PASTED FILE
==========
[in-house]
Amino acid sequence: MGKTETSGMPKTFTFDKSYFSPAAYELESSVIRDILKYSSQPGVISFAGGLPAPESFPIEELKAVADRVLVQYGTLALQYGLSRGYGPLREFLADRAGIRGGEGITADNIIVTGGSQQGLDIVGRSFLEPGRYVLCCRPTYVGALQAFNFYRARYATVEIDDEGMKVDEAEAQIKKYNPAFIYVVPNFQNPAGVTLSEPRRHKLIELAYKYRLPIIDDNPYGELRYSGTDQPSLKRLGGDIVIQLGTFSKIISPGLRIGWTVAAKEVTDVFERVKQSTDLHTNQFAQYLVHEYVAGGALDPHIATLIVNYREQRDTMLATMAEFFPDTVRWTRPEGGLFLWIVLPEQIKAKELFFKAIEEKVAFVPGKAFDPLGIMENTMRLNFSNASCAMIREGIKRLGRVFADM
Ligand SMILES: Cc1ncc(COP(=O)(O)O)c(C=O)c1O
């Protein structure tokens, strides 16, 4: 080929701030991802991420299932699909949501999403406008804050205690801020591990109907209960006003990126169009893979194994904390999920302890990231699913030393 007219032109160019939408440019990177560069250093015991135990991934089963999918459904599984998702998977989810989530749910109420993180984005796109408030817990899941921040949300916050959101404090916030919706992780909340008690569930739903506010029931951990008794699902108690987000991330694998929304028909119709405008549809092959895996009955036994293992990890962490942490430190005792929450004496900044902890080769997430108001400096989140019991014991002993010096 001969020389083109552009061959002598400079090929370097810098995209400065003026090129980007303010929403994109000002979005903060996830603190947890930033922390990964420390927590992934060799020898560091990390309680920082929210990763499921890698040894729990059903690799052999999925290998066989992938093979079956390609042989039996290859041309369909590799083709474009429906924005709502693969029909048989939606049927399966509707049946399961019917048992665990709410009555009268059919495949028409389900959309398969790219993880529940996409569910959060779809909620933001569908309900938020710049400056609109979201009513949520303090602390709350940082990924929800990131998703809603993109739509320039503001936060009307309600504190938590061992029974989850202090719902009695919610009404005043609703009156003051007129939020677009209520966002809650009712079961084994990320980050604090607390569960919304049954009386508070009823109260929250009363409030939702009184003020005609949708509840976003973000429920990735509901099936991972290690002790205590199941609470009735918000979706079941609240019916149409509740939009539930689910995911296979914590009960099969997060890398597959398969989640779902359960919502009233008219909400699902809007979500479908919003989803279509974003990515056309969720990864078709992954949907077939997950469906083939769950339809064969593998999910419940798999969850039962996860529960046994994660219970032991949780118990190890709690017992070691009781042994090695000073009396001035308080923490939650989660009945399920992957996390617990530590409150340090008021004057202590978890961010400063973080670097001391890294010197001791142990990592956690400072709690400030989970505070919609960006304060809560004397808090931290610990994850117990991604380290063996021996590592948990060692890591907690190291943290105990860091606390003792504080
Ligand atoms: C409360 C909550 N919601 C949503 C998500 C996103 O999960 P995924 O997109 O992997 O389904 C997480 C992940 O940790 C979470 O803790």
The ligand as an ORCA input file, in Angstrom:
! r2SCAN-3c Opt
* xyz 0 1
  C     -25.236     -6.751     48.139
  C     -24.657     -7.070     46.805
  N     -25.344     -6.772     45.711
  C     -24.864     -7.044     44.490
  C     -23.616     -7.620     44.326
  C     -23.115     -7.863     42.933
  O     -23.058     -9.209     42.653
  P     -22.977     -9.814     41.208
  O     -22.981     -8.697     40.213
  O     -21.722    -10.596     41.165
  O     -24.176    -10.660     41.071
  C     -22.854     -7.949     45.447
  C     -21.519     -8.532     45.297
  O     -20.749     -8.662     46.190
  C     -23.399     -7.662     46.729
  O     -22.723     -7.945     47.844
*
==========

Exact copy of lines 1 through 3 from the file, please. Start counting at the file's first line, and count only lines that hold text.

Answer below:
[in-house]
Amino acid sequence: MGKTETSGMPKTFTFDKSYFSPAAYELESSVIRDILKYSSQPGVISFAGGLPAPESFPIEELKAVADRVLVQYGTLALQYGLSRGYGPLREFLADRAGIRGGEGITADNIIVTGGSQQGLDIVGRSFLEPGRYVLCCRPTYVGALQAFNFYRARYATVEIDDEGMKVDEAEAQIKKYNPAFIYVVPNFQNPAGVTLSEPRRHKLIELAYKYRLPIIDDNPYGELRYSGTDQPSLKRLGGDIVIQLGTFSKIISPGLRIGWTVAAKEVTDVFERVKQSTDLHTNQFAQYLVHEYVAGGALDPHIATLIVNYREQRDTMLATMAEFFPDTVRWTRPEGGLFLWIVLPEQIKAKELFFKAIEEKVAFVPGKAFDPLGIMENTMRLNFSNASCAMIREGIKRLGRVFADM
Ligand SMILES: Cc1ncc(COP(=O)(O)O)c(C=O)c1O